But really, is it possible?

Continue reading

Simplify and Civilize Your Food Shopping

Last week I wrote about dealing with too much information when researching health issues online. Unfortunately, for those of us living in a consumer-oriented culture, the Internet is not the only place where we have to deal with too much to choose from. Think supermarkets. Finding good food and not being distracted by everything else is challenging.

Overconsumption is not an accident… 

Overconsumption is built into the consumer culture, where the story is based on beliefs that “big is better” and “more is best.” Many people buy into that viewpoint with no discernment as to whether it’s in alignment with their values.

Overconsumption, literally, is a major concern with regard to our eating habits. Eating too much and eating the wrong things can cause chronic complex conditions that are debilitating for the person and a major cost to the health care system.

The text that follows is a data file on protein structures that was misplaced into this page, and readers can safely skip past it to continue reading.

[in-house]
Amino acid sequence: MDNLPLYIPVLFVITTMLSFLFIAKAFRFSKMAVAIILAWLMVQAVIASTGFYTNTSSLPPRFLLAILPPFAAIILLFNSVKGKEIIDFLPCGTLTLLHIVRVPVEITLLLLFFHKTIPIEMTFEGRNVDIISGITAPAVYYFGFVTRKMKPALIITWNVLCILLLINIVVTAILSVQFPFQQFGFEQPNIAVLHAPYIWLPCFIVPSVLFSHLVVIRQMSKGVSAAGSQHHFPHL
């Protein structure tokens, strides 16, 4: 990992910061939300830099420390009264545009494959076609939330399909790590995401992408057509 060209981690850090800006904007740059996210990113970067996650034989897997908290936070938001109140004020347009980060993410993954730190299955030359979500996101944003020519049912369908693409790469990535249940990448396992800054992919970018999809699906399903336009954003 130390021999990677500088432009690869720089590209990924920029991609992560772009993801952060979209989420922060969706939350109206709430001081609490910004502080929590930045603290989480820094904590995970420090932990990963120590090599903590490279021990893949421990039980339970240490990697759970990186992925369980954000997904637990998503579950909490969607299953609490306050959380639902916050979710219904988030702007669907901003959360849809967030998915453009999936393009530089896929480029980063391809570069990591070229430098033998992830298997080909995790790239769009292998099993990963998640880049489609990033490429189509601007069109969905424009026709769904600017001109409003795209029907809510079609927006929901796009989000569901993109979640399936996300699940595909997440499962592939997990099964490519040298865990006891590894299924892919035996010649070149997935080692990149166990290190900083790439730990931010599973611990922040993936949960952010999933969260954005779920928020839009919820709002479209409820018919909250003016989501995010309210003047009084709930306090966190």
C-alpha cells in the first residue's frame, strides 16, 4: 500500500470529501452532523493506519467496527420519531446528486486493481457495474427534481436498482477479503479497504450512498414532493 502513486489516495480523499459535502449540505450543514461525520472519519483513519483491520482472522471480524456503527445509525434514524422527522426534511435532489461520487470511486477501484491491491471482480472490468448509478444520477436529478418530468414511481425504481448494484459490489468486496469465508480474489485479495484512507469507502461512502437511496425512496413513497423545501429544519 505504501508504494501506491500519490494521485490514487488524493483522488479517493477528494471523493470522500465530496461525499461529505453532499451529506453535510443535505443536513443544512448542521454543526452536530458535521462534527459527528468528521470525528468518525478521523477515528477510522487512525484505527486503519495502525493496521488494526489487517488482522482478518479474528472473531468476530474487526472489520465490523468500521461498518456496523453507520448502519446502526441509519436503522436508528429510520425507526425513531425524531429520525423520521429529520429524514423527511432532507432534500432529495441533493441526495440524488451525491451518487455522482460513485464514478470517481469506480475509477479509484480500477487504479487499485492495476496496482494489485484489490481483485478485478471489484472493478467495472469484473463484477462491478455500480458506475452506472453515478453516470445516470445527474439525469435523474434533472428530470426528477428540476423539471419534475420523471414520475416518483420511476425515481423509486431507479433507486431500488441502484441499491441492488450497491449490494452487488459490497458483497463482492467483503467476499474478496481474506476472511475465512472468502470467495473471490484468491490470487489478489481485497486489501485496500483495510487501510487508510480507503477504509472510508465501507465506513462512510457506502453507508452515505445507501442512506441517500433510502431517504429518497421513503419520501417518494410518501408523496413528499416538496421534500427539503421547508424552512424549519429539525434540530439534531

Being aware of our tendencies and habits is useful in helping us manage ourselves, our spending, and our appetite. Self-awareness is a huge asset, and one worth cultivating. to counterbalance  the mindless consumption encouraged by the consumer culture and most  players in it. Continue reading

Cutting Through TMI

For a long time, consumer educators believed that people make the best choices when they have plenty of information. Consumer education programs taught us how to locate information so we had enough to make good decisions.

That was before the Internet.

These days, the challenge is not in finding information. It’s in learning how to manage an over-abundance of it. There are two issues here:

  1. Discerning what has integrity in a medium without gatekeepers, one in which anyone can say and publish whatever they want to.
  2. Coping with the volume so that we don’t shut down from information overload.

A previous post featured Dr. Barry Schwartz speaking about the paradox of choice. His research discovered that people actually make worse decisions when overloaded with information and choices. Continue reading